EGSY8p7

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Coordinates: Sky map 4h 20m 08.50s, +52° 53′ 26.60″

EGSY8p7
EGSY-2008532660
EGSY8p7 por el Hubble y Spitzer.jpg
EGSY8p7 (Hubble and Spitzer, space telescopes)
Observation data (J2000 epoch)
Right ascension 14h 20m 08.50s
Declination +52° 53′ 26.60″
Redshift 8.68
Characteristics
Type Galaxy
Other designations
EGSY8p7,[1] EGSY-2008532660,[2] EGS8p7[3]
See also: Galaxy, List of galaxies

EGSY8p7 (EGSY-2008532660) is a distant galaxy, with a spectroscopic redshift of z = 8.68 (photometric redshift 8.57), a light travel distance of 13.2 billion light-years from Earth. Therefore, at an age of 13.2 billion years, it is observed as it existed 570 million years after the Big Bang, which occurred 13.8 billion years ago, using the W. M. Keck Observatory. In July 2015, EGSY8p7 was announced as the oldest and most-distant known object, surpassing the previous record holder, EGS-zs8-1, which was determined in May 2015 as the oldest and most distant object. In March 2016, Pascal Oesch, one of the discoverers of EGSY8p7, announced the discovery of GN-z11, an older and more distant galaxy.[4]

Detection[edit]

The light of the EGSY8p7 galaxy appears to have been magnified twofold by gravitational lensing in the light's travel to Earth, enabling the detection of EGSY8p7, which would not have been possible without the magnification. EGSY8p7's distance from Earth was determined by measuring the redshift of Lyman-alpha emissions. EGSY8p7 is the most distant known detection of hydrogen's Lyman-alpha emissions. The distance of this detection was surprising, because neutral hydrogen (atomic hydrogen) clouds filling the early universe should have absorbed these emissions, even by some hydrogen cloud sources closer to Earth, according to the standard cosmological model. A possible explanation for the detection would be that reionization progressed in a "patchy" manner, rather than homogeneously throughout the universe, creating patches where the EGSY8p7 hydrogen Lyman-alpha emissions could travel to Earth, because there were no neutral hydrogen clouds to absorb the emissions.[5][1][6][2][3][7]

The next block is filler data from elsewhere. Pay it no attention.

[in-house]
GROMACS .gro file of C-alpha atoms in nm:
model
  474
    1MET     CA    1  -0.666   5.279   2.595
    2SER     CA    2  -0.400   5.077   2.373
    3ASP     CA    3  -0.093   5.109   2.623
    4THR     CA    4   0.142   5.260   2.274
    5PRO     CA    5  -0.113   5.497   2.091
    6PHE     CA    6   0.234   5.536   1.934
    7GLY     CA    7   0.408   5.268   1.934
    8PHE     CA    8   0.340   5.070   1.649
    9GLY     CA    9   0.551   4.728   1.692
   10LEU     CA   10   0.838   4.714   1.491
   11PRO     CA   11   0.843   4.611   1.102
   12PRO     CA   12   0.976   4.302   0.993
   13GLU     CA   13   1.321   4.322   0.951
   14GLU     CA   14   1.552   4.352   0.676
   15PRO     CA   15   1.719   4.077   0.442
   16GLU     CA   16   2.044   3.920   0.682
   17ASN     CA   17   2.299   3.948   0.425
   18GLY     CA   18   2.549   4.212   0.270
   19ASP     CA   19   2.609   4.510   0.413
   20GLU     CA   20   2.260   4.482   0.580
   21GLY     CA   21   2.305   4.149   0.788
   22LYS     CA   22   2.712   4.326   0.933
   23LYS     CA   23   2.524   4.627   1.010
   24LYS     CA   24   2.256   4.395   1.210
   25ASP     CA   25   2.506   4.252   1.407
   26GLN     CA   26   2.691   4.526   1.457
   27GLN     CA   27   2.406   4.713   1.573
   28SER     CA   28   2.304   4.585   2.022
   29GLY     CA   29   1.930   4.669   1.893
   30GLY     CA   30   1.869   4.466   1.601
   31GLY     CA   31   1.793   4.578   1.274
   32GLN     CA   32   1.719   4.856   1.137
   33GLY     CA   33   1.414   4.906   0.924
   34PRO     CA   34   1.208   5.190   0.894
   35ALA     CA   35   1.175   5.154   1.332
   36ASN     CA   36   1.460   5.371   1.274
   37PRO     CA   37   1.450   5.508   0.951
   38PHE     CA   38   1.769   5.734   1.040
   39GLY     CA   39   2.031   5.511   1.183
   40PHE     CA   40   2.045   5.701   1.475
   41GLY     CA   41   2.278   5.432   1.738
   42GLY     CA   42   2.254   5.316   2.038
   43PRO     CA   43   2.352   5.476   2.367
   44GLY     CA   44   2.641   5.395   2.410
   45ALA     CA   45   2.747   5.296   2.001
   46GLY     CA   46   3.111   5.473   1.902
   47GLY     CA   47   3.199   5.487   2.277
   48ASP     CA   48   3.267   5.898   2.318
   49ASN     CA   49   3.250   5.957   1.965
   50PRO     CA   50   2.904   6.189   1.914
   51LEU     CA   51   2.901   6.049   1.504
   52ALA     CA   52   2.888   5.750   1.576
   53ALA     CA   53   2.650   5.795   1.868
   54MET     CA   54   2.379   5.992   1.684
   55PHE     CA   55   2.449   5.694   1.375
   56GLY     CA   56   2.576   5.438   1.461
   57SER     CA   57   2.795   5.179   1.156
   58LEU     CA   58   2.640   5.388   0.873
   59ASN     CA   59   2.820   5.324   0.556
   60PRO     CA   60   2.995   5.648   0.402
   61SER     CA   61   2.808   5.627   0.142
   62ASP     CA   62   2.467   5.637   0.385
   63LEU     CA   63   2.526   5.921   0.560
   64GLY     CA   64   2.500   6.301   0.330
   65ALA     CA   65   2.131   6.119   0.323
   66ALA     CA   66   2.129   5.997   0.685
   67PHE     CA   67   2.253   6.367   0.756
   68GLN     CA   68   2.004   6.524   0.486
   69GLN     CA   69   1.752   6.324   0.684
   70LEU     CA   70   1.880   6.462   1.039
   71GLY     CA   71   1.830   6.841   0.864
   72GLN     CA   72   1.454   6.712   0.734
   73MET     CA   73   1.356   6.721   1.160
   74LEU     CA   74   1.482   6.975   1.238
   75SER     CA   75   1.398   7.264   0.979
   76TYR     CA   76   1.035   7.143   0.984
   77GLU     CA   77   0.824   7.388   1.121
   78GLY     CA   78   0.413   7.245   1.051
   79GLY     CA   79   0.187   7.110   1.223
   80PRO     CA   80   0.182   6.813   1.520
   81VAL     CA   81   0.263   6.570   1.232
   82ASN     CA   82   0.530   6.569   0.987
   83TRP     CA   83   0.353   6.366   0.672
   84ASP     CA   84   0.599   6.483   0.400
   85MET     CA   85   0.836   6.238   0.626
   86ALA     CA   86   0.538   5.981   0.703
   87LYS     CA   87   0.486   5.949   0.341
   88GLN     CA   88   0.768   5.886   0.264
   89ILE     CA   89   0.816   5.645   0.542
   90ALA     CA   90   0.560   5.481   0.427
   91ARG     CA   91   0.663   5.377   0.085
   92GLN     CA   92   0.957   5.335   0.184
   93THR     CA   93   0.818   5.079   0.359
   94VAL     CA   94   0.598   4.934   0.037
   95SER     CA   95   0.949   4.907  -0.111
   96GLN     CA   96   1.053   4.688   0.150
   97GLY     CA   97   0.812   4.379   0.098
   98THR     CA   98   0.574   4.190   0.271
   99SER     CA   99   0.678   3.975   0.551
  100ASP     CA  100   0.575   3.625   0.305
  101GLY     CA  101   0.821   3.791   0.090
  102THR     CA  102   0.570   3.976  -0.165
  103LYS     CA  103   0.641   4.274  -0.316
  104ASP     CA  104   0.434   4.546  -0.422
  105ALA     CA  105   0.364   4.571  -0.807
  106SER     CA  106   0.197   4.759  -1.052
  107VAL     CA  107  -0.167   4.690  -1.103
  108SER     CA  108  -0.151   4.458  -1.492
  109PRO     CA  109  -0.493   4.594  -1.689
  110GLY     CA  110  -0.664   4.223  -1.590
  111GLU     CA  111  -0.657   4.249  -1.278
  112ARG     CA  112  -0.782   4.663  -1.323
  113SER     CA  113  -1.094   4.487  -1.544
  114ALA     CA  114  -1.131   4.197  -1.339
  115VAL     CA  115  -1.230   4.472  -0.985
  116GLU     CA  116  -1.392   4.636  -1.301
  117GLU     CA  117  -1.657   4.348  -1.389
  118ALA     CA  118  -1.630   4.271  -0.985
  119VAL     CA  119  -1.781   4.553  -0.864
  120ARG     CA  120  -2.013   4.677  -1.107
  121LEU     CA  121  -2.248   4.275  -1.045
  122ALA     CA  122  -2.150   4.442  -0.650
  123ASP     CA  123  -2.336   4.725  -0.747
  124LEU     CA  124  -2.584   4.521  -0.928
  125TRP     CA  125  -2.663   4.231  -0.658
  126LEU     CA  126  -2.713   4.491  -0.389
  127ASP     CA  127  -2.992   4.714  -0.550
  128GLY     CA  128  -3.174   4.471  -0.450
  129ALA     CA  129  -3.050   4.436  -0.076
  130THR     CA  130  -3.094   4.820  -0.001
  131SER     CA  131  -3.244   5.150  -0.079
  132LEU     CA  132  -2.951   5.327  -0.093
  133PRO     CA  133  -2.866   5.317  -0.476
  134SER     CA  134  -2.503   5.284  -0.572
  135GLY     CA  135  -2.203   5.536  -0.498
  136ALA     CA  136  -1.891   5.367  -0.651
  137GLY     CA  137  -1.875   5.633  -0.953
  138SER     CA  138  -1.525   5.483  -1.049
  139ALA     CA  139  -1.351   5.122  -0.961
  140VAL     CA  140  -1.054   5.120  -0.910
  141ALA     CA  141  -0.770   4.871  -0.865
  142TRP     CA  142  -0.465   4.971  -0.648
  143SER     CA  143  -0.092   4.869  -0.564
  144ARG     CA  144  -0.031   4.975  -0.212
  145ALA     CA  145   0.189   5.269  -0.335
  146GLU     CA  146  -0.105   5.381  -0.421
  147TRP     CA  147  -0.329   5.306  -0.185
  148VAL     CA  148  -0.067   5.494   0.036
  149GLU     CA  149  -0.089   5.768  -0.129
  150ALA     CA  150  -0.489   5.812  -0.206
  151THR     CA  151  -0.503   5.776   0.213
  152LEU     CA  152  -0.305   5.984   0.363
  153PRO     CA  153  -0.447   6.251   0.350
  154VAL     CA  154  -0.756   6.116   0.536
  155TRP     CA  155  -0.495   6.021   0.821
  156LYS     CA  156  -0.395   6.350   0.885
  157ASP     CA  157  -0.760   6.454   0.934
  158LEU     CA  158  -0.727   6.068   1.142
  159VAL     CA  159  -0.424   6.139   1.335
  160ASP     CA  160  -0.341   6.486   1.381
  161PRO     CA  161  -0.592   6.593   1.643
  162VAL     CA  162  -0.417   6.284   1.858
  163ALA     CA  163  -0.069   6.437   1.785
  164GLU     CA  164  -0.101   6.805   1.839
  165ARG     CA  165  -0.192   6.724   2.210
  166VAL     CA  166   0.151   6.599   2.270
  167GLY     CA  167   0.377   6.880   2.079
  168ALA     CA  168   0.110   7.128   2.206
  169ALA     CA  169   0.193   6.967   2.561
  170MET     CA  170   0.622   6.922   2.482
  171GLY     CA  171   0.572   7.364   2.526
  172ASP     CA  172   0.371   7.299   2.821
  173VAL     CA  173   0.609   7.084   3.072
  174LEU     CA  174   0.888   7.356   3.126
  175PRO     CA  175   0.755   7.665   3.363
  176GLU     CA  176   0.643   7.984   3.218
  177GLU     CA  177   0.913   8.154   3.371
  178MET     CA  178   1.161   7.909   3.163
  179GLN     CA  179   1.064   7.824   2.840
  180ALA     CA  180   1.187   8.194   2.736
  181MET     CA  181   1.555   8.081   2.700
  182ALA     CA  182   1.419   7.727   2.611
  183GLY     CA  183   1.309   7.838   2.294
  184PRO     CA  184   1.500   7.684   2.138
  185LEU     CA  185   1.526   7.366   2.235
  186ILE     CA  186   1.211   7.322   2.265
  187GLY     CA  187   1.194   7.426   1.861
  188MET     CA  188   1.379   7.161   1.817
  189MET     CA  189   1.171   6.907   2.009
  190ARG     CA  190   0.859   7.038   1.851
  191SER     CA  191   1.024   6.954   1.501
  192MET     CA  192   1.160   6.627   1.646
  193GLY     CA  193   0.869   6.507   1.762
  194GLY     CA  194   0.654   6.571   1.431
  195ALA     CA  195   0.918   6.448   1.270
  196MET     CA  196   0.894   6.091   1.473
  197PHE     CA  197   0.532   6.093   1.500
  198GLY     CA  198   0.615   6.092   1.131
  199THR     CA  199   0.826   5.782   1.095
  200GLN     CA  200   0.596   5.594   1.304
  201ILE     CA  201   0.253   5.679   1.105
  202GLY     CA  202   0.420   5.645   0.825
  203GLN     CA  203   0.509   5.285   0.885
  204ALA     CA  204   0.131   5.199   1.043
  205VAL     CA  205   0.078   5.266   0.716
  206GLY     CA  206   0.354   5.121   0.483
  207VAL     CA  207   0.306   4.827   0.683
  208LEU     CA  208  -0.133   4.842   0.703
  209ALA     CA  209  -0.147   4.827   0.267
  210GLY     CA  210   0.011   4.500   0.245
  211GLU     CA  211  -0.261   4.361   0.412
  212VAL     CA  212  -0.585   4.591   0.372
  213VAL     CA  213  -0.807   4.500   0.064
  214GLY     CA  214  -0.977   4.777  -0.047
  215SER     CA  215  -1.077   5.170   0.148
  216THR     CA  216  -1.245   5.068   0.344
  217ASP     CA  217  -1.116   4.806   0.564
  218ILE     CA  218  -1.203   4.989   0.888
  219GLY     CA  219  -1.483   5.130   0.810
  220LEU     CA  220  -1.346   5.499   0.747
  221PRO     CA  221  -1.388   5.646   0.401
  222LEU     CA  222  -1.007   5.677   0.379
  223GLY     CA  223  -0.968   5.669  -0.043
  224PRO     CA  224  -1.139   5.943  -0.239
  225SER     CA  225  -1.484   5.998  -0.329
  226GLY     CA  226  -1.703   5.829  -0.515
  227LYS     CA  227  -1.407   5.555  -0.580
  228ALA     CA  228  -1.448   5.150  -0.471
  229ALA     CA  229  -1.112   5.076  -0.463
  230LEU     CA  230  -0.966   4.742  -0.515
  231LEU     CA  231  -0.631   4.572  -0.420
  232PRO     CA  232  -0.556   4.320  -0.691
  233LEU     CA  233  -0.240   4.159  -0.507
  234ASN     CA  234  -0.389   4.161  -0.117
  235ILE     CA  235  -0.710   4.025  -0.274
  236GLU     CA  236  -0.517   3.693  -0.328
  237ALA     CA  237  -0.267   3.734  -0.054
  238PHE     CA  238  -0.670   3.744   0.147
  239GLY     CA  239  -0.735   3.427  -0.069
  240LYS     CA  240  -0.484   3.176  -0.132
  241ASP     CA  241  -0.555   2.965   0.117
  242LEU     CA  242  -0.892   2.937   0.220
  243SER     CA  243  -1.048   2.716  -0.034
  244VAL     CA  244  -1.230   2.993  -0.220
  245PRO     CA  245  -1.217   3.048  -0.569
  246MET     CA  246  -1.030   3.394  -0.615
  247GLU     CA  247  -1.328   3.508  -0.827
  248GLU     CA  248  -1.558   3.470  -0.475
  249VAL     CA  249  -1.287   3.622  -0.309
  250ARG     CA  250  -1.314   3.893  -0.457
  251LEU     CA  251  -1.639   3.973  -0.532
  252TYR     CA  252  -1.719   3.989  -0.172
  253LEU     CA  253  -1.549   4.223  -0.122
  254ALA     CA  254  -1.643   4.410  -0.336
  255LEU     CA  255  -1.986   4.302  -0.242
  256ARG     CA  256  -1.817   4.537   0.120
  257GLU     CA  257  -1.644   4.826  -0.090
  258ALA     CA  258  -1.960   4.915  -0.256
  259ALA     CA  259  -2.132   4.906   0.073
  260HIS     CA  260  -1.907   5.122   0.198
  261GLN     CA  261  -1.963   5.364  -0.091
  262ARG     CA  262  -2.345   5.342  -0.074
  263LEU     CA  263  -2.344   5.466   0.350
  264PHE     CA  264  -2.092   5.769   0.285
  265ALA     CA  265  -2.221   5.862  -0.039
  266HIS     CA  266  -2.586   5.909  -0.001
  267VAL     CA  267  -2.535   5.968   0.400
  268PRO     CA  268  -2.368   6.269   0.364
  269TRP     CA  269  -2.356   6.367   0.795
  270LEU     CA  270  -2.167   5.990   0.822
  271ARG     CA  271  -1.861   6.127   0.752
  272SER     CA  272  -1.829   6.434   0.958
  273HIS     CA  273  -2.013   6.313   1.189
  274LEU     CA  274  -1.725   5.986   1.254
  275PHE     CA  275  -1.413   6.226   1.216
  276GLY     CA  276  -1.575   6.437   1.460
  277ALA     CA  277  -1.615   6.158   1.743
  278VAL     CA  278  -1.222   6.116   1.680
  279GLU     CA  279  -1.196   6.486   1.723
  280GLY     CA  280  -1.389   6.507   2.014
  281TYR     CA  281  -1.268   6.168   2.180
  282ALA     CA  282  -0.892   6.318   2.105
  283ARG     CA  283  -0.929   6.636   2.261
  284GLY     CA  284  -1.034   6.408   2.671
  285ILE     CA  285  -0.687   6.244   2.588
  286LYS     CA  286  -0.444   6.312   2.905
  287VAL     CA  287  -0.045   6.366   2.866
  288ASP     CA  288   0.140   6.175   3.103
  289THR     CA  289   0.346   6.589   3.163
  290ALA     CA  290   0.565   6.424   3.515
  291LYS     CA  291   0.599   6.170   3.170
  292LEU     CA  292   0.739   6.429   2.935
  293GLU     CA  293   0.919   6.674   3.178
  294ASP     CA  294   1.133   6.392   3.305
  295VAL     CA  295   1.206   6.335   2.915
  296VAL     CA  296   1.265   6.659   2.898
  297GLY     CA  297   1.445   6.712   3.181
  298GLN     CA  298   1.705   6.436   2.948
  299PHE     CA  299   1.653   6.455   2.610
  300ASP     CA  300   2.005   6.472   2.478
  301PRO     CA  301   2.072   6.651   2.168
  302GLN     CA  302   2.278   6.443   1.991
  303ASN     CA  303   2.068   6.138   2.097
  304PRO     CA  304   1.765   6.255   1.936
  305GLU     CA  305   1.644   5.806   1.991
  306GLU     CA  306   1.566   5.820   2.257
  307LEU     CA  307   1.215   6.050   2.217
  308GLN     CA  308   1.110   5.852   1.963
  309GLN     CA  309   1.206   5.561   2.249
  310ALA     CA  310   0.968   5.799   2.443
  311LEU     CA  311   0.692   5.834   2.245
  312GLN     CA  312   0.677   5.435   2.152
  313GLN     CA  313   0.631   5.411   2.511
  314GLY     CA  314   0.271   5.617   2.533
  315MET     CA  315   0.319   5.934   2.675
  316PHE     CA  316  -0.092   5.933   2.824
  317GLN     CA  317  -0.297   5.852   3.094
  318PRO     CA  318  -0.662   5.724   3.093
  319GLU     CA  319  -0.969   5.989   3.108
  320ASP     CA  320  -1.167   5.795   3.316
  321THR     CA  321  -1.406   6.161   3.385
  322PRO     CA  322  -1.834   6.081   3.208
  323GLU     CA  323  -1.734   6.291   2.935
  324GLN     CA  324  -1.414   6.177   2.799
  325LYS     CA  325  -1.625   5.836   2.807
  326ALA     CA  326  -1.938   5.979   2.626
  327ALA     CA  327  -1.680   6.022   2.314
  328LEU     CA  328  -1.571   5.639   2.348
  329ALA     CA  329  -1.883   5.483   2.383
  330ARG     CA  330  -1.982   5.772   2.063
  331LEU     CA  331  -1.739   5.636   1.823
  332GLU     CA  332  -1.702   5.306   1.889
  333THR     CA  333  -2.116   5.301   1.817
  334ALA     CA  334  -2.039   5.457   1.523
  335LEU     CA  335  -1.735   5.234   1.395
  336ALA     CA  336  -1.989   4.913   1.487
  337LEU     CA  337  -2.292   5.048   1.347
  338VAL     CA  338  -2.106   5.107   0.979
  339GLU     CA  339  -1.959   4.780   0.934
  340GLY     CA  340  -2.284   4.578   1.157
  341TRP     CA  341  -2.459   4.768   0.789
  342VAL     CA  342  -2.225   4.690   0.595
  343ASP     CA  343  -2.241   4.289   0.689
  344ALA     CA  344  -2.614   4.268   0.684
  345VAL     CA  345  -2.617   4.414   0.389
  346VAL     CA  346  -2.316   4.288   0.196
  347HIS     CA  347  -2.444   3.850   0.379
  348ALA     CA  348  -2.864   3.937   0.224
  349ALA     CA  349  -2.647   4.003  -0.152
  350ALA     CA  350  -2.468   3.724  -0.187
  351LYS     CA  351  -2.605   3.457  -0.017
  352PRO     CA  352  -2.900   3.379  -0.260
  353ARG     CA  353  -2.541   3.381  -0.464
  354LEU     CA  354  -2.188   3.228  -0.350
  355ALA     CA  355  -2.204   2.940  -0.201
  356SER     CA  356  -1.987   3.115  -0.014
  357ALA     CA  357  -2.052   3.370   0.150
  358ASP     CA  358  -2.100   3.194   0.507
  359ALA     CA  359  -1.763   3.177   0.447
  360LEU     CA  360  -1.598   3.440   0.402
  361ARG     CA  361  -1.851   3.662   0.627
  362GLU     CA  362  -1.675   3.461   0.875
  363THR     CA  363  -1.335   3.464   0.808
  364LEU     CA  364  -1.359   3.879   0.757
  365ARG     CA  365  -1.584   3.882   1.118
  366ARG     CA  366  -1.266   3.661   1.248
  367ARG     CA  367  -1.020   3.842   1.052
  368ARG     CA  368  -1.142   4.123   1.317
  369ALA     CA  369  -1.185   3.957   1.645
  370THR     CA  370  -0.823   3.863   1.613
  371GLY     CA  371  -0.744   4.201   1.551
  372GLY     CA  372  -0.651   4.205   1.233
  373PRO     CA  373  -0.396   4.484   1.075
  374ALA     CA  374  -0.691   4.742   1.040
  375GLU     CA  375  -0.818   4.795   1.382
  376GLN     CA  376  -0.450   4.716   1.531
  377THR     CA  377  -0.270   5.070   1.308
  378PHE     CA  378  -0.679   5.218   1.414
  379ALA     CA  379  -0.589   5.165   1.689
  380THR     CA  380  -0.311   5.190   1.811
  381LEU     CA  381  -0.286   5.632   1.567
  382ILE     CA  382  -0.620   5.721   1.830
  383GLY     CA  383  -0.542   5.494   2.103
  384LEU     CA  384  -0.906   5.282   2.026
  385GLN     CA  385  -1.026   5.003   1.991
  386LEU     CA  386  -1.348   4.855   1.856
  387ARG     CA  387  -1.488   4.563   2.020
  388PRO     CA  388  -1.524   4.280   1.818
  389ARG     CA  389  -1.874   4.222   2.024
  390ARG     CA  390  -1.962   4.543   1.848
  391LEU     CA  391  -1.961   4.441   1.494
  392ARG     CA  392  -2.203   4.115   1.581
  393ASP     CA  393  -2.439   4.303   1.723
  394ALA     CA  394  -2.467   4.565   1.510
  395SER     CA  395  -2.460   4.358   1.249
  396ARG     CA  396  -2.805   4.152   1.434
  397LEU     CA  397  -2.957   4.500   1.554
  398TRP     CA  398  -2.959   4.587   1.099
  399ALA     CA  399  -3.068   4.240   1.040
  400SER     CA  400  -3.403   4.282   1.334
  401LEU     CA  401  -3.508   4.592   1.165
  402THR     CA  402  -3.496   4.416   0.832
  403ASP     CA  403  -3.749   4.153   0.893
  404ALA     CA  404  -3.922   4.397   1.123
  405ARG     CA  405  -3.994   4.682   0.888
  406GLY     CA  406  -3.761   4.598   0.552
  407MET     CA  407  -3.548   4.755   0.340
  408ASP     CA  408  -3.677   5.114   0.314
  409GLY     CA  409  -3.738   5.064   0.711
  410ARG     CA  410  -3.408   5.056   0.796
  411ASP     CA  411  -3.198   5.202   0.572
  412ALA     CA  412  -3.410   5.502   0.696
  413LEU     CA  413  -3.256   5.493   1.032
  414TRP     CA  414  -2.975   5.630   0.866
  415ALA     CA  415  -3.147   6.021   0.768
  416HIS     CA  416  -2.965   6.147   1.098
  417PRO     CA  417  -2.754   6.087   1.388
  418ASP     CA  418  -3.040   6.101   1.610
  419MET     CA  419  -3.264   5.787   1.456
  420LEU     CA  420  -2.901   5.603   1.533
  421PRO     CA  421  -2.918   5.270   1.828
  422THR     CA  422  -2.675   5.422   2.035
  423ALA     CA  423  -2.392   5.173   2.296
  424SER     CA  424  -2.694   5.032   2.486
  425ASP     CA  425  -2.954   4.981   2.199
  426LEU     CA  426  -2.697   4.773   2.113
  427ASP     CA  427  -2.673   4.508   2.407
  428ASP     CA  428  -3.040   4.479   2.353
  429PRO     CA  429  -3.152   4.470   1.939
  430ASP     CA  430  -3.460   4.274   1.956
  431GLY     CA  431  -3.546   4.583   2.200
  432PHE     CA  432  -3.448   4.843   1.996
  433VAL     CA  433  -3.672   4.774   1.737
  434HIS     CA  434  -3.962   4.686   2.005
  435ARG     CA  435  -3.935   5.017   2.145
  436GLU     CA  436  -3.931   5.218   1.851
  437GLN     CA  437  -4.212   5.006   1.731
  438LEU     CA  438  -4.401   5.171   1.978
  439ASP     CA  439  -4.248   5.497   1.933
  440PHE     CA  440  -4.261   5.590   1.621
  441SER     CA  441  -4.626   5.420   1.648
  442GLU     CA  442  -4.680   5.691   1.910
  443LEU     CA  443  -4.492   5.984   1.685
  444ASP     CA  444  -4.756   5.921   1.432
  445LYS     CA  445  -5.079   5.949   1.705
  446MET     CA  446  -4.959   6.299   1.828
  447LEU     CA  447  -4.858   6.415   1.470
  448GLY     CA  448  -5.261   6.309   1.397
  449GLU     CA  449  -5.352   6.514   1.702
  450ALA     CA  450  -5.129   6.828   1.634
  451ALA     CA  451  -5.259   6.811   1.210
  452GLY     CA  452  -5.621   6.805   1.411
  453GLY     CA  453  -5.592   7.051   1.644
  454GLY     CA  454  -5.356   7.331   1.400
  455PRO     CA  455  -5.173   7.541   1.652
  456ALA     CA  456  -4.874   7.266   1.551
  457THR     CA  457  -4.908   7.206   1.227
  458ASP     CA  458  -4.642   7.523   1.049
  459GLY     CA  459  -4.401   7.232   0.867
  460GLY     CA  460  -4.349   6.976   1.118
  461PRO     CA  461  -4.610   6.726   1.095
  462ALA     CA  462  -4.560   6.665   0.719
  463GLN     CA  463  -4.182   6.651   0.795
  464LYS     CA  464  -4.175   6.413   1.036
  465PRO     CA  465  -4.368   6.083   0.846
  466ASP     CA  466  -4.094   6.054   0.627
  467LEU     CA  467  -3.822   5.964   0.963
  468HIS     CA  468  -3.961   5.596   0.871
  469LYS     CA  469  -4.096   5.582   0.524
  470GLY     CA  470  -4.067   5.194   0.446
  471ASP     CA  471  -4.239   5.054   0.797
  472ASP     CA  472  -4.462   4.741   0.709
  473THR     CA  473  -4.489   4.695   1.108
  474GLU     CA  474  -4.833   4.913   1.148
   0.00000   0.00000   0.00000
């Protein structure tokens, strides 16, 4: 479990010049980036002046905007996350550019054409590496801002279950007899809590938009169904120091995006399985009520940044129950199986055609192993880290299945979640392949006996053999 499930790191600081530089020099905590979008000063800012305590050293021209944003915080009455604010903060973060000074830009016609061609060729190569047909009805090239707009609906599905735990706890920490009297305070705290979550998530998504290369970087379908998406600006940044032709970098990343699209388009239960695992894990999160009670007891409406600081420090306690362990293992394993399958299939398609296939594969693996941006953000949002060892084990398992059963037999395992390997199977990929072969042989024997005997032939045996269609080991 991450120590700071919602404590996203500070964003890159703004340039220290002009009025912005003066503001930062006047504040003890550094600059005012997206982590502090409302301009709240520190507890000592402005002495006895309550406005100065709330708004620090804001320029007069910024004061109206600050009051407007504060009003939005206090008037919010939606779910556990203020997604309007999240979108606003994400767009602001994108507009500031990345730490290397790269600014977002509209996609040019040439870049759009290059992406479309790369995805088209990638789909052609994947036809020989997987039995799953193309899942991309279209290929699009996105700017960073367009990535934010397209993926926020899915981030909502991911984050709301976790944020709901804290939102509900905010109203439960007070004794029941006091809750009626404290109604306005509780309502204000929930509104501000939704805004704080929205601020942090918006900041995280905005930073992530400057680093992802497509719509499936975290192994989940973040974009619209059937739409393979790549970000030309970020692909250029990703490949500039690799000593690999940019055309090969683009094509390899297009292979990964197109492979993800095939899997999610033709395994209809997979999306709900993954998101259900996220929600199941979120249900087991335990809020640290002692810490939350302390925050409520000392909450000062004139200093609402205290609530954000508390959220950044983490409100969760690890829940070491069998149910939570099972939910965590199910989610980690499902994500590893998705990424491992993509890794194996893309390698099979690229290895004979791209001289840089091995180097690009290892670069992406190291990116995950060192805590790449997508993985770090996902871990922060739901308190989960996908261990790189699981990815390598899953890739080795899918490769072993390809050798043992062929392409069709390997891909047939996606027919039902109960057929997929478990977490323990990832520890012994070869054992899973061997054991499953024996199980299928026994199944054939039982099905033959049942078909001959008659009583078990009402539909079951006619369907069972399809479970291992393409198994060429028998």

See also[edit]

References[edit]

  1. ^ a b "A new record: Keck Observatory measures most distant galaxy" (Press release). W. M. Keck Observatory. Astronomy Now. 6 August 2015. 
  2. ^ a b O'Callaghan, Jonathan; Zolfagharifard, Ellie (17 July 2015). "A galaxy that rally IS far, far away: Astronomers confirm star system 13.1 billion light-years away is the most distant known in the universe". London: Daily Mail. 
  3. ^ a b Pyle, Rod (3 September 2015). "Farthest Galaxy Detected". Caltech. 
  4. ^ Amos, Jonathan (March 3, 2016). "Hubble sets new cosmic distance record". BBC News. Retrieved March 3, 2016. 
  5. ^ Wall, Mike (5 August 2015). "Ancient Galaxy Is Most Distant Ever Found". Space.com. 
  6. ^ Winkler, Mario De Leo (15 July 2015). "The Farthest Object in the Universe". Huffington Post. 
  7. ^ "Farthest Galaxy Detected | Caltech". Retrieved 2015-09-08. 

Further reading[edit]

External links[edit]

Records
Preceded by
GRB 090423
Most distant known astronomical object
2015–2016
Succeeded by
GN-z11
Preceded by
EGS-zs8-1
Most distant known galaxy
2015–2016
Succeeded by
GN-z11